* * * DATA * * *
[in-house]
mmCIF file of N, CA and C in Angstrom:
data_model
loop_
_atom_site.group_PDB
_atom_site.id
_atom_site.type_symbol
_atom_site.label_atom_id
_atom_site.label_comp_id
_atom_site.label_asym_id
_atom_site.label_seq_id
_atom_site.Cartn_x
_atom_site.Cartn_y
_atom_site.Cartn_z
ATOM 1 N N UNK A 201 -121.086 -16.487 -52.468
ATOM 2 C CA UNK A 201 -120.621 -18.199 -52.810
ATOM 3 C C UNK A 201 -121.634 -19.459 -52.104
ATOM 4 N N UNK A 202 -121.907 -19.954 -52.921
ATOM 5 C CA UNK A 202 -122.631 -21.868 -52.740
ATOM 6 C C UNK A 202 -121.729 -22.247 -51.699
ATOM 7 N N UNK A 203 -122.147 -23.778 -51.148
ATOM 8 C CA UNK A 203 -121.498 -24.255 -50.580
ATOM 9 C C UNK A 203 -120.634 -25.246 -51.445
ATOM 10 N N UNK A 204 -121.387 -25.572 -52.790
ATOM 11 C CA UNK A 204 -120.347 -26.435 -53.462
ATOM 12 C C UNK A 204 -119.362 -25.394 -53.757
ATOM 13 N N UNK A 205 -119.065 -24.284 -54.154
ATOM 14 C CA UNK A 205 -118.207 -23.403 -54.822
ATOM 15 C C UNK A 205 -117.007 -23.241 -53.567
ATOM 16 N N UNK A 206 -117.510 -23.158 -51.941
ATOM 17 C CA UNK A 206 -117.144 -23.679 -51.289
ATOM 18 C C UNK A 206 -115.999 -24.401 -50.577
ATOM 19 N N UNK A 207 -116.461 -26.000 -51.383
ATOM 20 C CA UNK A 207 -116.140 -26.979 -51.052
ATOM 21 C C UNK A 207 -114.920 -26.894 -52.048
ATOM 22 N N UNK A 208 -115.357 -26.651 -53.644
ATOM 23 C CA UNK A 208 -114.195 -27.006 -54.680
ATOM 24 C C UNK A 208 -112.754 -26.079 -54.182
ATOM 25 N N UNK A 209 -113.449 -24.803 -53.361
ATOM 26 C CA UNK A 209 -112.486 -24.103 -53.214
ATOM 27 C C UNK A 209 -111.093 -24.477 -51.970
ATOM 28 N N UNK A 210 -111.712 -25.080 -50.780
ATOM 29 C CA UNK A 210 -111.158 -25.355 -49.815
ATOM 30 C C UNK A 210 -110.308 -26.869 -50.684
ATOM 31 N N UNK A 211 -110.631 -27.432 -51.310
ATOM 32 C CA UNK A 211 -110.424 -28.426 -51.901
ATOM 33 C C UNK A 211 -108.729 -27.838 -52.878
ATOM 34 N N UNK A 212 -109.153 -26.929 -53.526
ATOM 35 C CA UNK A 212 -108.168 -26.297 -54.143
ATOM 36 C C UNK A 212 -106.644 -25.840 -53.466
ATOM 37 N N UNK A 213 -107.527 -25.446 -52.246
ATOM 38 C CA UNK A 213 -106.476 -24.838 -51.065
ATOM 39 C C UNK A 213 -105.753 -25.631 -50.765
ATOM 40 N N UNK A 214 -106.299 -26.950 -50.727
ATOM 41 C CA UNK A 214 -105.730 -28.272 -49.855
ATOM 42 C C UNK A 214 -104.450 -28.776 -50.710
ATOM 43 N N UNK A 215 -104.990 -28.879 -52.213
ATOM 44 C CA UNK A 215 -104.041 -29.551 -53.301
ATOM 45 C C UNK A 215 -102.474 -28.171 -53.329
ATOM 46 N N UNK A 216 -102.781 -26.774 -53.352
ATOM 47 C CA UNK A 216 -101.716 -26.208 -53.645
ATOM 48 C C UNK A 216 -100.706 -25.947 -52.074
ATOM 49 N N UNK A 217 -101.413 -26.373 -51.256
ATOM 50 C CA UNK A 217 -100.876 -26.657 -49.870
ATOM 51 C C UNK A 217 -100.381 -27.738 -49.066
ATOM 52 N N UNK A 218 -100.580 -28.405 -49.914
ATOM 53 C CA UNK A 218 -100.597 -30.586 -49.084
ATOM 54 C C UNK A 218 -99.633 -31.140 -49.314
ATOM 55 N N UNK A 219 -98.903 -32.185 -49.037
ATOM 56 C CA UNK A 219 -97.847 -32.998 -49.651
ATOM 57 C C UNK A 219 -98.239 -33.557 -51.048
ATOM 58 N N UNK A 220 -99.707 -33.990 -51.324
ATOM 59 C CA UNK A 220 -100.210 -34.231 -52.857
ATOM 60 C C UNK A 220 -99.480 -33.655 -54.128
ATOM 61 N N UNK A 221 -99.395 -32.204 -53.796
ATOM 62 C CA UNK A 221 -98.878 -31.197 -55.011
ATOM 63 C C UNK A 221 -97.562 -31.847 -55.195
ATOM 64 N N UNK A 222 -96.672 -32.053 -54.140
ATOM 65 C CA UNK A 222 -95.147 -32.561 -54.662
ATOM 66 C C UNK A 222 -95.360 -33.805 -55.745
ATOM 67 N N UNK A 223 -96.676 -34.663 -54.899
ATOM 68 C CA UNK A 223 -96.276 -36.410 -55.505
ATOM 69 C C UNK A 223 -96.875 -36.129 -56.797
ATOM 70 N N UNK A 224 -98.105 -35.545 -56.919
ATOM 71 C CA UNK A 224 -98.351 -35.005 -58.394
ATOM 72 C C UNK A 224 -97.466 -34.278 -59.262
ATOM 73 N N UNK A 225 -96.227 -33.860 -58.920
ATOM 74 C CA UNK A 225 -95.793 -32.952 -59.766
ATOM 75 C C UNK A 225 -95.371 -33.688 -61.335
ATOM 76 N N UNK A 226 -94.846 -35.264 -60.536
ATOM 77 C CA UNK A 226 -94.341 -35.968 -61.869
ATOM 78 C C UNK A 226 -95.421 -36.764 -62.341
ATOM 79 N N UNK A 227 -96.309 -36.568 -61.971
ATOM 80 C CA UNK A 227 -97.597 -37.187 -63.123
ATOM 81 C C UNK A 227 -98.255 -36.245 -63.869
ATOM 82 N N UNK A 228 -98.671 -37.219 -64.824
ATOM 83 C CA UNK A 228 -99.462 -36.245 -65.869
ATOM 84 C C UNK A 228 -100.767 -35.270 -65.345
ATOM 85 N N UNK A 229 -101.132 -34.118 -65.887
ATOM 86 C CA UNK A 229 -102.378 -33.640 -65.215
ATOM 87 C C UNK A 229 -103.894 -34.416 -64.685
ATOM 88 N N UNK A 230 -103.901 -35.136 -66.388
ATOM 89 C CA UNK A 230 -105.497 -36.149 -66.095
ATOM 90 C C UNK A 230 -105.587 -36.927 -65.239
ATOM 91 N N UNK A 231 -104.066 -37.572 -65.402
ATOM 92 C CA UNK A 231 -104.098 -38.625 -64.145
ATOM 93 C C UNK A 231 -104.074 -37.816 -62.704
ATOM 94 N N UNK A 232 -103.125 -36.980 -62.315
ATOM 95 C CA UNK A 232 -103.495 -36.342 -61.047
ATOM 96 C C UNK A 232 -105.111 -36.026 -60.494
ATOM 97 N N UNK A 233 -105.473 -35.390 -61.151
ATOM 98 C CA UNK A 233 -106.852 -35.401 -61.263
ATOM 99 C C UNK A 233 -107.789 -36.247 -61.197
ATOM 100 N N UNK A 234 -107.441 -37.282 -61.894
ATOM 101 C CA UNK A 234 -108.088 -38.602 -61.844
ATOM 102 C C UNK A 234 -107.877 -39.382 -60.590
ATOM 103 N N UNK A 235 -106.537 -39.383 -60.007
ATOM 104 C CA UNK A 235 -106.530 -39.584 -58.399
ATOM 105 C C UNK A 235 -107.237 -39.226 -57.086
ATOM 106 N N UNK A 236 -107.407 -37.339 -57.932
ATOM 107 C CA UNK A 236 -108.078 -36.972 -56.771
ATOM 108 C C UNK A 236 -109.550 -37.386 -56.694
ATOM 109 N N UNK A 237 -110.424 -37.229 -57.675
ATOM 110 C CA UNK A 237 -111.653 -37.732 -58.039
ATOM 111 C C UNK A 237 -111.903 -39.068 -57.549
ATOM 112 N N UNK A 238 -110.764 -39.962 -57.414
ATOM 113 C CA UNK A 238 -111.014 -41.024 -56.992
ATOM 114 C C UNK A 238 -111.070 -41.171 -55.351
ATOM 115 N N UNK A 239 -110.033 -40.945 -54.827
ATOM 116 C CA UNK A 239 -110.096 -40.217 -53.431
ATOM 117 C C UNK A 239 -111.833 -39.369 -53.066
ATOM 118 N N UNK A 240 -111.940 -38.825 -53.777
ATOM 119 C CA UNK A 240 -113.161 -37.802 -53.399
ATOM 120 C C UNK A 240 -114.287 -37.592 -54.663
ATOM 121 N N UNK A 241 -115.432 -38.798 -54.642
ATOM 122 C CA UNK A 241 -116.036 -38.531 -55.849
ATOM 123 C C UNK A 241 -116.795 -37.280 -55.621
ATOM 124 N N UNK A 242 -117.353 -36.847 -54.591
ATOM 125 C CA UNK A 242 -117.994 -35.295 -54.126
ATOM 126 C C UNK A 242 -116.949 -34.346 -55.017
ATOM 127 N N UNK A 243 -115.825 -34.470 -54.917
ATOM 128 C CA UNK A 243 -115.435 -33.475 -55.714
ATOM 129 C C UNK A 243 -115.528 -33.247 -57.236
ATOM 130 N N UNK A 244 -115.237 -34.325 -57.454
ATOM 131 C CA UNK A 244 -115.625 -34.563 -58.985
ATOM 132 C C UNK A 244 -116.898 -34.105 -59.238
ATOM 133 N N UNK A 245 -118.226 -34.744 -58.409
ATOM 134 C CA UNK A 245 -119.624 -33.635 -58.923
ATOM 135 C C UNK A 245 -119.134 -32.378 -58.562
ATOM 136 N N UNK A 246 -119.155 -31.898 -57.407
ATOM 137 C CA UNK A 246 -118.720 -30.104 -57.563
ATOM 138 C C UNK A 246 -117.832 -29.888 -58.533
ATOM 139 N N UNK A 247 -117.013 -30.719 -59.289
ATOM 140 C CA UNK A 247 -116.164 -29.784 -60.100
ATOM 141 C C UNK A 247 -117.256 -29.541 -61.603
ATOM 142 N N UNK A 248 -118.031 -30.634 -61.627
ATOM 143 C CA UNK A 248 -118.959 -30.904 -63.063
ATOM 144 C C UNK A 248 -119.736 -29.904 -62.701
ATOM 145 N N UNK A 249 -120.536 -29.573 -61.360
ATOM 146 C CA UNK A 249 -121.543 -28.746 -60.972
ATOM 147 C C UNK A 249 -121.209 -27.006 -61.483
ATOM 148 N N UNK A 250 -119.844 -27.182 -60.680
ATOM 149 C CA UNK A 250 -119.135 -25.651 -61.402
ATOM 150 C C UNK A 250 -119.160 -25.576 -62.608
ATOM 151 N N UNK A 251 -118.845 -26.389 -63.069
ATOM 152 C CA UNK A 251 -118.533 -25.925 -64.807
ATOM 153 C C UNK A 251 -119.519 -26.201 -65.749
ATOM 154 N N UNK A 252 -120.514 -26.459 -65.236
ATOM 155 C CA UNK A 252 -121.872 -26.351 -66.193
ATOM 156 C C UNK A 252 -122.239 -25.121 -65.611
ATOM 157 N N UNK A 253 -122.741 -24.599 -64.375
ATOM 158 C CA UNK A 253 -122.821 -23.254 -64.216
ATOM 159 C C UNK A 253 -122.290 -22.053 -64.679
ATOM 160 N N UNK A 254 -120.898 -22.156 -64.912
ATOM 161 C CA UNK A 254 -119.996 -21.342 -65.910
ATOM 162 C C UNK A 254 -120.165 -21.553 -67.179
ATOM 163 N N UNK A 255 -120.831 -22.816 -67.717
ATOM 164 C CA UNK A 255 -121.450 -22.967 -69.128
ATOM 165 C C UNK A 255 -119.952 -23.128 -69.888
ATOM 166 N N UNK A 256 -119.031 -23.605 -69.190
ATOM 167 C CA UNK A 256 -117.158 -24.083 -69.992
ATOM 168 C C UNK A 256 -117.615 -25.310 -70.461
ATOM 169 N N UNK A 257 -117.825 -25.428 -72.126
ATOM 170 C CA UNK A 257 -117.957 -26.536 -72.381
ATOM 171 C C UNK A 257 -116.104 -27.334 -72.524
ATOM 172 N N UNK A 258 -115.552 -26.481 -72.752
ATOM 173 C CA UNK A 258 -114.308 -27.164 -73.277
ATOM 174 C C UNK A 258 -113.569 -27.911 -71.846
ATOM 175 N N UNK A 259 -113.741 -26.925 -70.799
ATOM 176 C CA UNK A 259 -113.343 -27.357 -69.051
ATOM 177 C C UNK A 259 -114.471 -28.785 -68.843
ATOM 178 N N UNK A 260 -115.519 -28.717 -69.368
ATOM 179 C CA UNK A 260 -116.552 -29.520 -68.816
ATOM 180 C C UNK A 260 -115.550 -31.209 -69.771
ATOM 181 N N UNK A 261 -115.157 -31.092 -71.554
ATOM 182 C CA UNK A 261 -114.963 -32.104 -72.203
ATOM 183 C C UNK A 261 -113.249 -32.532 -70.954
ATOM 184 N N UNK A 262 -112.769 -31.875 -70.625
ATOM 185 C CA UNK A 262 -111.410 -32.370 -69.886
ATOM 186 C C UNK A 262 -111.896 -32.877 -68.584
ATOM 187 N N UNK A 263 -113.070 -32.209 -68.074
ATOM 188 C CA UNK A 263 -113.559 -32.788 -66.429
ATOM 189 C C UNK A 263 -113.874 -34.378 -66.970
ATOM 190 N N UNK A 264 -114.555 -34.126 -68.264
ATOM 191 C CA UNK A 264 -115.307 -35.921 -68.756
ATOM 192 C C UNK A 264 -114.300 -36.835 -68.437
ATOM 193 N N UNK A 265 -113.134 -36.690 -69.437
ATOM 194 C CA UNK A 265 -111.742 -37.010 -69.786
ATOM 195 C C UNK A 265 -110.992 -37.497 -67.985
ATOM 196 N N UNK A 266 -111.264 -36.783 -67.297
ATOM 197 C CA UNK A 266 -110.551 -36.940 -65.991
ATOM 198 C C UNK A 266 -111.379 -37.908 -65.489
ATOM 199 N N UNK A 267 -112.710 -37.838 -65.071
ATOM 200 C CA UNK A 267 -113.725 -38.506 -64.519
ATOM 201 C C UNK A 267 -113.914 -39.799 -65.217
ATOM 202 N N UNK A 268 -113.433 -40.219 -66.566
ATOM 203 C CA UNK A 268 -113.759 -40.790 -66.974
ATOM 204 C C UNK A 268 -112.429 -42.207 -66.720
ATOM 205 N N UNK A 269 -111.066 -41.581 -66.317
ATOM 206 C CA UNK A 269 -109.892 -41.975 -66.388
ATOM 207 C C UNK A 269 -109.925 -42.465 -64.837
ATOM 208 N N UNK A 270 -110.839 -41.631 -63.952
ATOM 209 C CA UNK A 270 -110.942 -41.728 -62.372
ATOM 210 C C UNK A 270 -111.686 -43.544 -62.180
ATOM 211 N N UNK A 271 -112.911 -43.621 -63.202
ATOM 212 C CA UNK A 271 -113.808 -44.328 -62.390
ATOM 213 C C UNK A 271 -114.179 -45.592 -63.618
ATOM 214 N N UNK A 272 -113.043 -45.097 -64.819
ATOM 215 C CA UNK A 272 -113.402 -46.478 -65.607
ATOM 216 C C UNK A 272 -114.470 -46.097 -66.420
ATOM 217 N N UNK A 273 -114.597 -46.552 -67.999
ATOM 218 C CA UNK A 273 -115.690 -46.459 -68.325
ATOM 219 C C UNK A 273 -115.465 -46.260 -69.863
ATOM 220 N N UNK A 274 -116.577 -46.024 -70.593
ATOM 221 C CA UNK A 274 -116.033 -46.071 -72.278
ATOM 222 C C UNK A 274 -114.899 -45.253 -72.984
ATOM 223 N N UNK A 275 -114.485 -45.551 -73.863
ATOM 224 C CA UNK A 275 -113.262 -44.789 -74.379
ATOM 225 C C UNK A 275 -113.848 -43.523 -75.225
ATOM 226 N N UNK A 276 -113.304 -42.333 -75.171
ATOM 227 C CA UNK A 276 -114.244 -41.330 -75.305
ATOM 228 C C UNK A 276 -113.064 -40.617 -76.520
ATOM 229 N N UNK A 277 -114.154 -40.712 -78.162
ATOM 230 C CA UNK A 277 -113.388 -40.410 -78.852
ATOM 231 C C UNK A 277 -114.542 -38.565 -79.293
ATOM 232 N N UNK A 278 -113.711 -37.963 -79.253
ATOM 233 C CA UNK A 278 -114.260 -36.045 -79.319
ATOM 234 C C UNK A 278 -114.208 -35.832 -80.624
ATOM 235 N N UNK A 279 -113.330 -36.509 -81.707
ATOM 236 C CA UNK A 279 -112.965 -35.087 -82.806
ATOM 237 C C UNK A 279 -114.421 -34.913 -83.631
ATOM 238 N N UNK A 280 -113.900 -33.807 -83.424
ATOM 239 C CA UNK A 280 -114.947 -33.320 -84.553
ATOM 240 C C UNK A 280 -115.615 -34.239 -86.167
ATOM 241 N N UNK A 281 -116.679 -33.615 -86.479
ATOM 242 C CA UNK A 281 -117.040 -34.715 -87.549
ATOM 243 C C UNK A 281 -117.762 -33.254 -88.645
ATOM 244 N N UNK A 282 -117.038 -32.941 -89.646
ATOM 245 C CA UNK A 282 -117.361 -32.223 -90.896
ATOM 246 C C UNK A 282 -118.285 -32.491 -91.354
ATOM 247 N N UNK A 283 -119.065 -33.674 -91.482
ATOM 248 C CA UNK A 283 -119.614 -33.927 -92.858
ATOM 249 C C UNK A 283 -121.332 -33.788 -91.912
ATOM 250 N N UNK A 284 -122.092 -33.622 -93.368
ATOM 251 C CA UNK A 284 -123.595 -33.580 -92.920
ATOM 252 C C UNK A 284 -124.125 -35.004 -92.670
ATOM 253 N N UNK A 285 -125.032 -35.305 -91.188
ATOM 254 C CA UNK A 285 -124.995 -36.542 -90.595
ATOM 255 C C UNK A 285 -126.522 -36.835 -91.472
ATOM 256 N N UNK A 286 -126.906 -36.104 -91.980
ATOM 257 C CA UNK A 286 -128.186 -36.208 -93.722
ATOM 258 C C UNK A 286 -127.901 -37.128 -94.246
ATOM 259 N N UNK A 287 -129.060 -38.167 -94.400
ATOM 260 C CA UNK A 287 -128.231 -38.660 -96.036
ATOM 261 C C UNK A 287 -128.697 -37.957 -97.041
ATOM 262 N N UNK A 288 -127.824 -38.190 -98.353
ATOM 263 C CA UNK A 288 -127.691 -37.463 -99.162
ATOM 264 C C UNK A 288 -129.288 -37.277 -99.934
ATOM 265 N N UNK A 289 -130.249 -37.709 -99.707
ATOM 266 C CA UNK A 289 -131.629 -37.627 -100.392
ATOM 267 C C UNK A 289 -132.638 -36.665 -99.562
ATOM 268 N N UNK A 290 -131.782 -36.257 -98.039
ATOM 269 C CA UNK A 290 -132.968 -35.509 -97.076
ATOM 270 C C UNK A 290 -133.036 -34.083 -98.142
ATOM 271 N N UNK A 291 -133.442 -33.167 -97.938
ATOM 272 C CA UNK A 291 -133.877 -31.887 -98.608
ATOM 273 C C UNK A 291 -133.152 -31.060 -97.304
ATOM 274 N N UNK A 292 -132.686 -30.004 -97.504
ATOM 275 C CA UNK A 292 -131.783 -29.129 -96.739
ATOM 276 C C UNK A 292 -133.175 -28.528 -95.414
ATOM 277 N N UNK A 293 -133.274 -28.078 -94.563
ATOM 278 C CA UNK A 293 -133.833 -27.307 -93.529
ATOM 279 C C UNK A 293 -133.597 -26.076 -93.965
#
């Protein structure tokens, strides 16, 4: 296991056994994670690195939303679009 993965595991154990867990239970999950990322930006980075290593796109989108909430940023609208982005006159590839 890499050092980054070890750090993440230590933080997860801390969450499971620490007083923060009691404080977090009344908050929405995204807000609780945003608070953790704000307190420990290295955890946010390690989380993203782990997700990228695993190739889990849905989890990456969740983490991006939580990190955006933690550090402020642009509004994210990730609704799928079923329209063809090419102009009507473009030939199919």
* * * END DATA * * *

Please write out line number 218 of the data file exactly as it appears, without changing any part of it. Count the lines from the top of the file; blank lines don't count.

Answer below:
ATOM 204 C C UNK A 268 -112.429 -42.207 -66.720